In the left browser, click subscriptions > <your_subscription> > resourceGroups > myAuthResourceGroup > providers > Microsoft.Web > sites > <front_end_app_name> > config > authsettings.

In the authsettings view, click Edit. Set additionalLoginParams to the following JSON string, using the Application ID you copied.

"additionalLoginParams": ["response_type=code id_token","resource=<back_end_application_id>"],

ASP.NET Core API running in Azure App Service

Save your settings by clicking PUT.

Your apps are now configured. The front end is now ready to access the back end with a proper access token.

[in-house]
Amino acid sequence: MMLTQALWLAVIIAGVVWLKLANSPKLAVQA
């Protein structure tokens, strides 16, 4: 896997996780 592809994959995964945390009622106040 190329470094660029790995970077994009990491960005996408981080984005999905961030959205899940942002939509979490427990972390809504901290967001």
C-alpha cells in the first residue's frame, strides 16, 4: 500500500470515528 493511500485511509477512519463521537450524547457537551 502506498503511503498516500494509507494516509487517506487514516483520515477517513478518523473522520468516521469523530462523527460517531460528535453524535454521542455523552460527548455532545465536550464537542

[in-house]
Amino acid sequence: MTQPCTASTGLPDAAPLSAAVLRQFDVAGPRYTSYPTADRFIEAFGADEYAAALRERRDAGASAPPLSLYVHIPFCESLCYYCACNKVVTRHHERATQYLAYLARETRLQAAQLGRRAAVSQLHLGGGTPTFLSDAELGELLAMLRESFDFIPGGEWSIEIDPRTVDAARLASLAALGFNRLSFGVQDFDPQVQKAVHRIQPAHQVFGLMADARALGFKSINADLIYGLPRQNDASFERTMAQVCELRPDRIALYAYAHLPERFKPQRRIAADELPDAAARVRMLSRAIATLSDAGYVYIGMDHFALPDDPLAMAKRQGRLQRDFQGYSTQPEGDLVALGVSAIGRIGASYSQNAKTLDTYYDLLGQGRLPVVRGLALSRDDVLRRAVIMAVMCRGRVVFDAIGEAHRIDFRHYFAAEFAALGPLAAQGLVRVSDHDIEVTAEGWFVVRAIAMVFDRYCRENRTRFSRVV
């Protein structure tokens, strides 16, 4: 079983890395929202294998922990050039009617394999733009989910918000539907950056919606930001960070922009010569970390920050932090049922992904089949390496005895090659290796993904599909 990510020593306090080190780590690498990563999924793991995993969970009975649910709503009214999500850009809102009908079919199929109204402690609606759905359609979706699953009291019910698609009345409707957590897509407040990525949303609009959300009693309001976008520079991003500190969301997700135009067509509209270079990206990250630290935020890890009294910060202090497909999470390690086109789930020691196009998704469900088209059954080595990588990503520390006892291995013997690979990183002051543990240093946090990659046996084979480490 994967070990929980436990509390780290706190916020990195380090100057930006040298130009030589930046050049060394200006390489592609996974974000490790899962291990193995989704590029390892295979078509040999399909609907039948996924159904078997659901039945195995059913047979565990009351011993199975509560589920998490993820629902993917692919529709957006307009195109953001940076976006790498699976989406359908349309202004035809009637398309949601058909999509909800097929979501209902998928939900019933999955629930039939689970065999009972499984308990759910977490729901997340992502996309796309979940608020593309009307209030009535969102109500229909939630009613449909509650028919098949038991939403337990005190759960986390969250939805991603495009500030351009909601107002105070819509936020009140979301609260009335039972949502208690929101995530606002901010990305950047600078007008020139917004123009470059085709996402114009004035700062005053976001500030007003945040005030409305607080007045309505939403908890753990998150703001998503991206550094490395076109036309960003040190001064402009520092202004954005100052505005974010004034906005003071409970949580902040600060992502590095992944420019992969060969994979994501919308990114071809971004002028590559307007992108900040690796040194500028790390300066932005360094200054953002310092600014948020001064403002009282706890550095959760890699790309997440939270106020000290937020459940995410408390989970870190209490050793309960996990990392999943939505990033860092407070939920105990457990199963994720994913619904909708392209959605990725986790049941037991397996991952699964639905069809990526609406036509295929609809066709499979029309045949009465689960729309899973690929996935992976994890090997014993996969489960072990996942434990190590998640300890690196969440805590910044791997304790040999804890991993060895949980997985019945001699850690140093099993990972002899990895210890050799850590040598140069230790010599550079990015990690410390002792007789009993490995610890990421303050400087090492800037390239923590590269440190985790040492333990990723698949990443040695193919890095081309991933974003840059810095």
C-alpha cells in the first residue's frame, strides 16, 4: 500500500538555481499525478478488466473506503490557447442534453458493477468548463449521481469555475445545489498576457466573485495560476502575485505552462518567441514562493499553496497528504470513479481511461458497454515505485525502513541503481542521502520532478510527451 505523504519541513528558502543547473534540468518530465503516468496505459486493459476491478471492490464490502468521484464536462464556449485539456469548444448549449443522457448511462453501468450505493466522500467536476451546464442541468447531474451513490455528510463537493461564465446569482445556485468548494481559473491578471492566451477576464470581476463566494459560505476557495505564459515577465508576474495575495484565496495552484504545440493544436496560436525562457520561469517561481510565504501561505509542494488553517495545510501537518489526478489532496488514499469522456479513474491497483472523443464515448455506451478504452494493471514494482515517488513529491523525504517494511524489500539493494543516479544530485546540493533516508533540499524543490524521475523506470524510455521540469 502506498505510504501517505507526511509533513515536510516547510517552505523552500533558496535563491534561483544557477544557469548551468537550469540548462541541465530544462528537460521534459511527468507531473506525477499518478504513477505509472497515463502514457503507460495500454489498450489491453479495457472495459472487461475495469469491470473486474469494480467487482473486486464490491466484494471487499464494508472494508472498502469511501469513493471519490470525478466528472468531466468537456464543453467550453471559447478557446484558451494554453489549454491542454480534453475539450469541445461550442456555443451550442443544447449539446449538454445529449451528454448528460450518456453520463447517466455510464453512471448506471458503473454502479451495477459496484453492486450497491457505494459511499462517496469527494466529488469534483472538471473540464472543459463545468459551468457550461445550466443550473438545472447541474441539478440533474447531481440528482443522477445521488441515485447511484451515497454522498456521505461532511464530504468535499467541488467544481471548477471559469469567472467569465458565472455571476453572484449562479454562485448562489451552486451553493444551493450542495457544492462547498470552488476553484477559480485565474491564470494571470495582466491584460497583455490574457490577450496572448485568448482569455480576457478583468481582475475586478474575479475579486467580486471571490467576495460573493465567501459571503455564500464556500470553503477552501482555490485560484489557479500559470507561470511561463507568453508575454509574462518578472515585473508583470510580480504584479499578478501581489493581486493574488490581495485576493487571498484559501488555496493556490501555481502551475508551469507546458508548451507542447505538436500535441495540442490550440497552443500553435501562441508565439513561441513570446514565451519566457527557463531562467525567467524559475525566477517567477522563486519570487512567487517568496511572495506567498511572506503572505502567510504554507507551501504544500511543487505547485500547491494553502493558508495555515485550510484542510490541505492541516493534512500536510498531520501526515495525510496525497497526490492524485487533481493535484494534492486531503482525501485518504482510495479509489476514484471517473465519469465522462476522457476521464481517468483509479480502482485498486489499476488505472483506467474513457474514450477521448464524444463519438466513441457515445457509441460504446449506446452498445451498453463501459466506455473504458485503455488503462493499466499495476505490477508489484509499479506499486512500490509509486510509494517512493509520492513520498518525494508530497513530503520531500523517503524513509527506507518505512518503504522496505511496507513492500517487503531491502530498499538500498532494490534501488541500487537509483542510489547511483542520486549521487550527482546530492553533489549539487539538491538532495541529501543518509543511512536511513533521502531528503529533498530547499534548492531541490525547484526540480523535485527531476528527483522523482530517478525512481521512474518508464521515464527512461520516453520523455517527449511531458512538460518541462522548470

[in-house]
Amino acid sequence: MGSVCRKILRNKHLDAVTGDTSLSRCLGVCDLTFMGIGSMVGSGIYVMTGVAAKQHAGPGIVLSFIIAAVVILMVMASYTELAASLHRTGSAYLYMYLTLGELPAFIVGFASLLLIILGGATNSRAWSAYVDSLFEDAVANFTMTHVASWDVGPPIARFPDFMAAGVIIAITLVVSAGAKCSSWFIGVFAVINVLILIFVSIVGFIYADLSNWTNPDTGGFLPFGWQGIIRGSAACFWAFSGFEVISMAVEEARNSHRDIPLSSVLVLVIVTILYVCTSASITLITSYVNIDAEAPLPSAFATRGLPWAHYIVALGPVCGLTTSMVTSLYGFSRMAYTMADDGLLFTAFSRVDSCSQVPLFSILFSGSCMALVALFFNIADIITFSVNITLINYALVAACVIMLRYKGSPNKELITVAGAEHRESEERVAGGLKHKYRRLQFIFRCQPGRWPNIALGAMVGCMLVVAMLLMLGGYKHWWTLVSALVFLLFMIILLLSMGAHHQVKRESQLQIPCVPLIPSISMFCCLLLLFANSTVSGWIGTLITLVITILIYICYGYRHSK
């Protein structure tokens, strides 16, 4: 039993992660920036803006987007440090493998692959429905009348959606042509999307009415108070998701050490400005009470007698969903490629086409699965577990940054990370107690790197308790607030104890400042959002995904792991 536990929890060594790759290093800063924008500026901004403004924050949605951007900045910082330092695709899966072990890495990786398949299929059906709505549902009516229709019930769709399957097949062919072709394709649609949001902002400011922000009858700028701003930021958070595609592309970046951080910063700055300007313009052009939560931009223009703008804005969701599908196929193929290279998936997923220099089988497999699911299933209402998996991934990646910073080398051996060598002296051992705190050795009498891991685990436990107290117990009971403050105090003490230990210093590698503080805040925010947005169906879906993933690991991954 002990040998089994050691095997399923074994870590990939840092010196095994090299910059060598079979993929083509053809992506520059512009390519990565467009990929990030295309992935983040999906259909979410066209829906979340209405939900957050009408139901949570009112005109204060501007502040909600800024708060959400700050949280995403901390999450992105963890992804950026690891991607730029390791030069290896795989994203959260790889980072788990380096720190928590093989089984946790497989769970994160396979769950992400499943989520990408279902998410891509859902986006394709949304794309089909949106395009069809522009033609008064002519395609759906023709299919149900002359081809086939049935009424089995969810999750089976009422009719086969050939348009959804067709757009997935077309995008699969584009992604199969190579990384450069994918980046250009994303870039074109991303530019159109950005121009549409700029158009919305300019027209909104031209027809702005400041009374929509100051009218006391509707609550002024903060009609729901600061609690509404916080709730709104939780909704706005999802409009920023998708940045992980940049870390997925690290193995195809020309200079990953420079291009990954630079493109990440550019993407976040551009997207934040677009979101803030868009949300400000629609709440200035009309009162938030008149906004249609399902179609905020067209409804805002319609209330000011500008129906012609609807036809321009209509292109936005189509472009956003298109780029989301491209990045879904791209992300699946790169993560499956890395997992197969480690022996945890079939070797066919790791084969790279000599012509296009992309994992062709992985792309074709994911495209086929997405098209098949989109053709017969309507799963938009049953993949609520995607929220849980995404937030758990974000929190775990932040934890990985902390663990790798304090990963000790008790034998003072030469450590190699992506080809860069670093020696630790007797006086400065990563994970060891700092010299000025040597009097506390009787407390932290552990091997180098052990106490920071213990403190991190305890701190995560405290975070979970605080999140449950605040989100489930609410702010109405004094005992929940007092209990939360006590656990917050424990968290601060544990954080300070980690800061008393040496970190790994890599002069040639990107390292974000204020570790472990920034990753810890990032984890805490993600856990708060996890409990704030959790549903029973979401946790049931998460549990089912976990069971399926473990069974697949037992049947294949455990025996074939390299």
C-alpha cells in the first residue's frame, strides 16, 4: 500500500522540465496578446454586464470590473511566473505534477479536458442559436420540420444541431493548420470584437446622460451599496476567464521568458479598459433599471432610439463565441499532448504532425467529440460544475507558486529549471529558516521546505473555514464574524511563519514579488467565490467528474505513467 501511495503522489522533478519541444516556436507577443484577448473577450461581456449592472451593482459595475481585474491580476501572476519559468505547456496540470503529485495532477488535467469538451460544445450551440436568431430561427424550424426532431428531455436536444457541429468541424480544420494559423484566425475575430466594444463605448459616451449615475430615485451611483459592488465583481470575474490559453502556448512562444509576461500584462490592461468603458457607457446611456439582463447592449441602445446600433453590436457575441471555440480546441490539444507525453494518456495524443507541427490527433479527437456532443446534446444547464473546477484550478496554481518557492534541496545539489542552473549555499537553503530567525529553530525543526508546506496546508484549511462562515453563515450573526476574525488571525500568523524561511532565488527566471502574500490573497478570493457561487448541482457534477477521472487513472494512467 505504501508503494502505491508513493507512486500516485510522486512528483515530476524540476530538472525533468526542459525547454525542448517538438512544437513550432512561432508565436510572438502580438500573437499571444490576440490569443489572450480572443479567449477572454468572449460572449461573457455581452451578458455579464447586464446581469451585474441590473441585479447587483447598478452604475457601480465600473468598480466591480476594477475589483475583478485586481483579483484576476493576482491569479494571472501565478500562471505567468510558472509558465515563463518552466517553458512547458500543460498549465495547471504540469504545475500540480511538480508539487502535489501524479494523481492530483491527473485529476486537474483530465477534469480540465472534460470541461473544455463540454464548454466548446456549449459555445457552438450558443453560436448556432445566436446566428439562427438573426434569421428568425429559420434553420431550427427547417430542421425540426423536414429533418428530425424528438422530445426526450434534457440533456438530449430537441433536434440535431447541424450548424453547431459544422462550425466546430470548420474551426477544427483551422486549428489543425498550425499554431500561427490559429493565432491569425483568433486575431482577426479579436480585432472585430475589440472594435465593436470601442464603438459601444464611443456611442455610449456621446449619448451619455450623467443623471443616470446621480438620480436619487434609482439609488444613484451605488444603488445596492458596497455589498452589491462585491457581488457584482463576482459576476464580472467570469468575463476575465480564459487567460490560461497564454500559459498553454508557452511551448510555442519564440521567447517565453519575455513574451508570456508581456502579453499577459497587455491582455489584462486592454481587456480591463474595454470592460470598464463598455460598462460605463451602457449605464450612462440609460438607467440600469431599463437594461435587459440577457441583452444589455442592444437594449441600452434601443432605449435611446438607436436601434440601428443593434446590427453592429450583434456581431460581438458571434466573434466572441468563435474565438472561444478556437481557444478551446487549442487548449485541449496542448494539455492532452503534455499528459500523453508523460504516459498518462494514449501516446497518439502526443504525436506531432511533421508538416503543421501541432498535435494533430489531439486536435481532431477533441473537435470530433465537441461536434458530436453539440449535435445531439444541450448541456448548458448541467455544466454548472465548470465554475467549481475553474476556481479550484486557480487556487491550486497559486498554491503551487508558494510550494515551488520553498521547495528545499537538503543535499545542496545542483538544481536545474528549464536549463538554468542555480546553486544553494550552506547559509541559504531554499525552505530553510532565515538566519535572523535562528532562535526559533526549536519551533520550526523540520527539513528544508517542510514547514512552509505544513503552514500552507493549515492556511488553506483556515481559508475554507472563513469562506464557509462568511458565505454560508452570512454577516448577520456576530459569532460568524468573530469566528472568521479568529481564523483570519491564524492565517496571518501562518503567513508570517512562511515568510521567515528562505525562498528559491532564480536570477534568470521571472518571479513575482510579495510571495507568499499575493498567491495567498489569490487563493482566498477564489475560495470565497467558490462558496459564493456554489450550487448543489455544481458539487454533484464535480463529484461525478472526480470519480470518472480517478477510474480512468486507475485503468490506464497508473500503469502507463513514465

For information on how to configure this for other providers, see Refresh access tokens.

Call API securely from server code

In this step, you enable your previously modified server code to make authenticated calls to the back-end API.

Your front-end app now has the required permission and also adds the back end's Application ID to the login parameters. Therefore, it can obtain an access token for authentication with the back-end app. App Service supplies this token to your server code by injecting a X-MS-TOKEN-AAD-ACCESS-TOKEN header to each authenticated request (see Retrieve tokens in app code).

Note

These headers are injected for all supported languages. You access them using the standard pattern for each respective language.

In the local repository, open Controllers/TodoController.cs again. Under the TodoController(TodoContext context) constructor, add the following code: